computer programs\(\def\hfill{\hskip 5em}\def\hfil{\hskip 3em}\def\eqno#1{\hfil {#1}}\)

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CRYSTALLOGRAPHY
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Pixel calculations using Orca or GAUSSIAN for electron density automated within the Oscail package

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aSchool of Chemistry, National University of Ireland, Galway, University Road, Galway, H91 TK33, Ireland
*Correspondence e-mail: p.mcardle@nuigalway.ie

Edited by S. Moggach, The University of Western Australia, Australia (Received 26 May 2021; accepted 16 August 2021; online 29 September 2021)

Many discussions of the intermolecular interactions in crystal structures concentrate almost exclusively on an analysis of hydrogen bonding. A simple analysis of atom–atom distances is all that is required to detect and analyse hydrogen bonding. However, for typical small-molecule organic crystal structures, hydrogen-bonding interactions are often responsible for less than 50% of the crystal lattice energy. It is more difficult to analyse intermolecular interactions based on van der Waals interactions. The Pixel program can calculate and partition intermolecular energies into Coulombic, polarization, dispersion and repulsion energies, and help put crystal structure discussions onto a rational basis. This Windows PC implementation of Pixel within the Oscail package requires minimal setup and can automatically use GAUSSIAN or Orca for the calculation of electron density.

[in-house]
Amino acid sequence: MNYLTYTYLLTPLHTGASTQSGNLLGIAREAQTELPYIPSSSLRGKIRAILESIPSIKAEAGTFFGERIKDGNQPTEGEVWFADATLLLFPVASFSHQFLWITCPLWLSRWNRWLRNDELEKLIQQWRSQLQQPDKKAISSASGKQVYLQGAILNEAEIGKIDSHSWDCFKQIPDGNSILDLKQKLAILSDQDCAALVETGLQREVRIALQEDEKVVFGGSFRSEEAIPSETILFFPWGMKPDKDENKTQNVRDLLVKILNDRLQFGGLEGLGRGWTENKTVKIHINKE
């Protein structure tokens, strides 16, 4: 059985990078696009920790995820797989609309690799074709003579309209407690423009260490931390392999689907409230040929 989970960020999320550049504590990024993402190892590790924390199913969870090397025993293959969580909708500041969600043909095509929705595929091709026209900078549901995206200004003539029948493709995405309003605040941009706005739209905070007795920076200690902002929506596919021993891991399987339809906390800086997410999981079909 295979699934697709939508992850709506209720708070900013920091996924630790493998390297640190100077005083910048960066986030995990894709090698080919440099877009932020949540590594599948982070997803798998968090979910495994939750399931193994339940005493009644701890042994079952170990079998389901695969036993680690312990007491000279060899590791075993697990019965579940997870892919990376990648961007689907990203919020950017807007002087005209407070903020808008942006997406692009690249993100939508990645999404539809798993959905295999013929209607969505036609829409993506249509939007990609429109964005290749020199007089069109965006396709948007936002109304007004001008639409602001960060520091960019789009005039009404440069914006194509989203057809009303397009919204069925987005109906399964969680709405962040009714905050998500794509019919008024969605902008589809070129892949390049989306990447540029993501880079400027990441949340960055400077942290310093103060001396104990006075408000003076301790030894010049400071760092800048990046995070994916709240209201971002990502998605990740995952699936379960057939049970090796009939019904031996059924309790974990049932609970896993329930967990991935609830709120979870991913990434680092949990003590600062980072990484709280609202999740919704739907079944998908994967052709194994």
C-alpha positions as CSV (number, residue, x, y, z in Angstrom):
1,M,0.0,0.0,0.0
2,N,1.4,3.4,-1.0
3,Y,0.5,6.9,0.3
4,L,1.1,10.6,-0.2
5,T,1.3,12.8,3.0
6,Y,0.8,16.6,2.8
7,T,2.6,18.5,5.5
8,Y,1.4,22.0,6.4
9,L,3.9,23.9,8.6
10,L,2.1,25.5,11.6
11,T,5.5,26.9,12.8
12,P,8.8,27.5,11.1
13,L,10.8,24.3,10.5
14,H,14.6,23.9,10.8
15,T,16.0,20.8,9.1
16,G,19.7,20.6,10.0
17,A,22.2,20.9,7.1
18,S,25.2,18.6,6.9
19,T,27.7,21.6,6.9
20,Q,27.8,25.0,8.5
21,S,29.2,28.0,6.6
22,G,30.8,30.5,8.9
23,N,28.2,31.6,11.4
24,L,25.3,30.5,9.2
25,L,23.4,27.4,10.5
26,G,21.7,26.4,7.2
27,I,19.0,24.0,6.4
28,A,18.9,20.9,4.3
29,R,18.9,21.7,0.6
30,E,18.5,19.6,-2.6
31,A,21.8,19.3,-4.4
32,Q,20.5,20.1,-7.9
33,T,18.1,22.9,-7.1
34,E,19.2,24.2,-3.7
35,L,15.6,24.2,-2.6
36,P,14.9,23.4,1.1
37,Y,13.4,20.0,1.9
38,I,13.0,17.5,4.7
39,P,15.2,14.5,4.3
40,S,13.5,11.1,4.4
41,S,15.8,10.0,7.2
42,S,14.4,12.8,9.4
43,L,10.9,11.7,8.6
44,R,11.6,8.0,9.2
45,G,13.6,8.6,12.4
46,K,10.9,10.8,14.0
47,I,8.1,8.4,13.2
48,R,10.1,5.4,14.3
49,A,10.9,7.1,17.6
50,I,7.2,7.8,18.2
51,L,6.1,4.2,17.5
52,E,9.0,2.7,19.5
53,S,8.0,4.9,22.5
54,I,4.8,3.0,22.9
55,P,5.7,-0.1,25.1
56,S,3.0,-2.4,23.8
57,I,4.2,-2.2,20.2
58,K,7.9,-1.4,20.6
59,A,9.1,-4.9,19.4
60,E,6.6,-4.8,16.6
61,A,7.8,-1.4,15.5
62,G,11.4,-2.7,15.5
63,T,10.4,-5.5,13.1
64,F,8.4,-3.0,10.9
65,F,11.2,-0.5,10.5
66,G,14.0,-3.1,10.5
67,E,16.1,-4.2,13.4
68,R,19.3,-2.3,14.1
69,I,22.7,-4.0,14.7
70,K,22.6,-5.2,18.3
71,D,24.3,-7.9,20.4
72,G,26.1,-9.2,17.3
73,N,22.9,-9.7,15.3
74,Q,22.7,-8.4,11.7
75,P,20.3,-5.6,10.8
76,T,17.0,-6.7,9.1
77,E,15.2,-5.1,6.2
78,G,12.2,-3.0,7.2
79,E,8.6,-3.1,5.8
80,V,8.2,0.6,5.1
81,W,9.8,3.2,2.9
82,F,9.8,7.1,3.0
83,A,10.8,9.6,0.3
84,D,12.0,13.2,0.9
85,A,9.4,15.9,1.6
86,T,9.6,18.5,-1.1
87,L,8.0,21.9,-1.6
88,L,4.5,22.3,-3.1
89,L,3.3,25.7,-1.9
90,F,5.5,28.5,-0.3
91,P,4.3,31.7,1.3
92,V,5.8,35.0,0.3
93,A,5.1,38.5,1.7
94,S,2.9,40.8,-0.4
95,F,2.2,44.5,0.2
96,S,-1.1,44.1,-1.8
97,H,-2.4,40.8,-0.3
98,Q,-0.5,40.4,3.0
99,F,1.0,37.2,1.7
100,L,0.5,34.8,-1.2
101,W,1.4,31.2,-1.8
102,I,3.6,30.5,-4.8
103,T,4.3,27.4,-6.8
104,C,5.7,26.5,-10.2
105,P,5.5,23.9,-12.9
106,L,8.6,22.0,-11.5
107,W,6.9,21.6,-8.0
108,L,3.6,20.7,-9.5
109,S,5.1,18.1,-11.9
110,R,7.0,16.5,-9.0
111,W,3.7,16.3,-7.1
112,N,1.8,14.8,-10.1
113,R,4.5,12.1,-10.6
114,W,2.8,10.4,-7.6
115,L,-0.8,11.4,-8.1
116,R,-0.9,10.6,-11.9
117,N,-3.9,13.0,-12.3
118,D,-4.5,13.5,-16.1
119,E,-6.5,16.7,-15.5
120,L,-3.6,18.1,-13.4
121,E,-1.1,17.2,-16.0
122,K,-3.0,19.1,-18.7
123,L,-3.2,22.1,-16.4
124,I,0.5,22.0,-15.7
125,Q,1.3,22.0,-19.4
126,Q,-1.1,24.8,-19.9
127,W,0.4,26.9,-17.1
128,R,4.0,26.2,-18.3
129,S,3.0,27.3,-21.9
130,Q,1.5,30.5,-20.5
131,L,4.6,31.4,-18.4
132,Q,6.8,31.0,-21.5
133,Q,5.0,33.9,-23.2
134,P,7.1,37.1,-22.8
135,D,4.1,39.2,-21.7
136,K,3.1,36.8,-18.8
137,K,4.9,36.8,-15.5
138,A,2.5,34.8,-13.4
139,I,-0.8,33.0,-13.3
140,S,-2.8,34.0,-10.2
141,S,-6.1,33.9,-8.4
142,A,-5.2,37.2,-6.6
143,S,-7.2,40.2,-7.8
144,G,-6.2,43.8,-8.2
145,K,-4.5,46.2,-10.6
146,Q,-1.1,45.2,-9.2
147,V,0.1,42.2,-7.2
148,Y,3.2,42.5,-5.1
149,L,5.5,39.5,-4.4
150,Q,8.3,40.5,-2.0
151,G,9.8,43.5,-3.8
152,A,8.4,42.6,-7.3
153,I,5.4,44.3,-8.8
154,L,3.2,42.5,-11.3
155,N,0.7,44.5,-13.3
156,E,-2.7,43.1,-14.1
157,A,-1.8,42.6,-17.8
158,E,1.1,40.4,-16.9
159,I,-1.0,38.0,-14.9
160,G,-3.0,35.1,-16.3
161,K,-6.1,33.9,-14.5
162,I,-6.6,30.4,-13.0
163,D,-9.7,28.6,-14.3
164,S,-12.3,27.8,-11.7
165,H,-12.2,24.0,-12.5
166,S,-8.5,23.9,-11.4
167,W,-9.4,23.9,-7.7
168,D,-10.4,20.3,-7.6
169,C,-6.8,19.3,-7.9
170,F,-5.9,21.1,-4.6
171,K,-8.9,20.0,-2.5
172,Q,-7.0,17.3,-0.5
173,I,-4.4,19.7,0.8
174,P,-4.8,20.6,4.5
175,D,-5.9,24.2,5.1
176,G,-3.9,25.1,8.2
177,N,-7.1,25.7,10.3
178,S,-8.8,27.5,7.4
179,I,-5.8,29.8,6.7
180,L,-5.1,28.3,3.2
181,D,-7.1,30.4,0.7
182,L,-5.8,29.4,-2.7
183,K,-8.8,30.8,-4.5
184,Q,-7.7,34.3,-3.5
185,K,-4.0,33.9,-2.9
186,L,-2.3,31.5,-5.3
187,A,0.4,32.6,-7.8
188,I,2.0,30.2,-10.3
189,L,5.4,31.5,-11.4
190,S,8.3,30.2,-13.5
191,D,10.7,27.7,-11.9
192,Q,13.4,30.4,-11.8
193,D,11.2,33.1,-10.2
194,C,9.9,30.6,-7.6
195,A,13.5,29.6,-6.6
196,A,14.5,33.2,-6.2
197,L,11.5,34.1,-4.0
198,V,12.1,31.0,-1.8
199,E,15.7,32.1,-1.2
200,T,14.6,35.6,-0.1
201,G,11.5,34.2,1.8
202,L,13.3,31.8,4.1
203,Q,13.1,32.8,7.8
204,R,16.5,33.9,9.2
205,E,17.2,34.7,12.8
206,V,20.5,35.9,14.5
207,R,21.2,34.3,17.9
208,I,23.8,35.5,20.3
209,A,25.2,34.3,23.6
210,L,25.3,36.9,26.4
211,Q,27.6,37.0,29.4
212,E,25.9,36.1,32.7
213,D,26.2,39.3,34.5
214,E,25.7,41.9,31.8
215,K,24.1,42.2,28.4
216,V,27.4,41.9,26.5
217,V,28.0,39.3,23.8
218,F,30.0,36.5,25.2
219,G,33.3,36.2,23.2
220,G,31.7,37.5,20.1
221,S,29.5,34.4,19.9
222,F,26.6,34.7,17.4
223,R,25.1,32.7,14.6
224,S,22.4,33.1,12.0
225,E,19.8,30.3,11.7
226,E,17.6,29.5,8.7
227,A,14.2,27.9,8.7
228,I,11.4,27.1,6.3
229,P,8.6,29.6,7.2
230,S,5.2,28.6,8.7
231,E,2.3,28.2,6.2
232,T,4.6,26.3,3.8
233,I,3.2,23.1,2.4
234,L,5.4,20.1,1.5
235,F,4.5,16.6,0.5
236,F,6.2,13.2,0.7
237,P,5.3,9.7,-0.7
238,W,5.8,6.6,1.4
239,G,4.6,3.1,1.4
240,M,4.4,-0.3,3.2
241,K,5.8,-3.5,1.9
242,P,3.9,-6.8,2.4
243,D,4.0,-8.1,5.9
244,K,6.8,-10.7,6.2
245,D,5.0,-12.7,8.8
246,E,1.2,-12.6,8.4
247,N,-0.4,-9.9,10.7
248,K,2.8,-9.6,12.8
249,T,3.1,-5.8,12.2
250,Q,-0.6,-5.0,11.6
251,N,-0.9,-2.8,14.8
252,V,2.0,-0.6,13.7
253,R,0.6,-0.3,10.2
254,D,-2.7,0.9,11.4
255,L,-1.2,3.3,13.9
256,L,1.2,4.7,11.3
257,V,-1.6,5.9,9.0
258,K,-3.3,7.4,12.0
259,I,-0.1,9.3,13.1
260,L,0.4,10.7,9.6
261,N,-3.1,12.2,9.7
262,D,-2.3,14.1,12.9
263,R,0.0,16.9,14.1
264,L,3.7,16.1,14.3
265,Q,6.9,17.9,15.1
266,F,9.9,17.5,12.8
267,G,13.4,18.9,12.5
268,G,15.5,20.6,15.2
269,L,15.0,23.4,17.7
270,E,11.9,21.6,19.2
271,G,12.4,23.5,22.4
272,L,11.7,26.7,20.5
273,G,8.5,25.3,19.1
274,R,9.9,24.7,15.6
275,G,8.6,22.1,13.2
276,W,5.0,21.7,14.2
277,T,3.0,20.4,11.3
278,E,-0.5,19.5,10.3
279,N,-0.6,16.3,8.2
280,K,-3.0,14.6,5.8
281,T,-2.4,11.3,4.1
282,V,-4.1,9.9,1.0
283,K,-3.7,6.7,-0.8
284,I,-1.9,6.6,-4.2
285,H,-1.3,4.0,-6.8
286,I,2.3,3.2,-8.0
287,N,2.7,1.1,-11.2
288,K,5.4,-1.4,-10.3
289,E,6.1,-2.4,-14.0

1. Introduction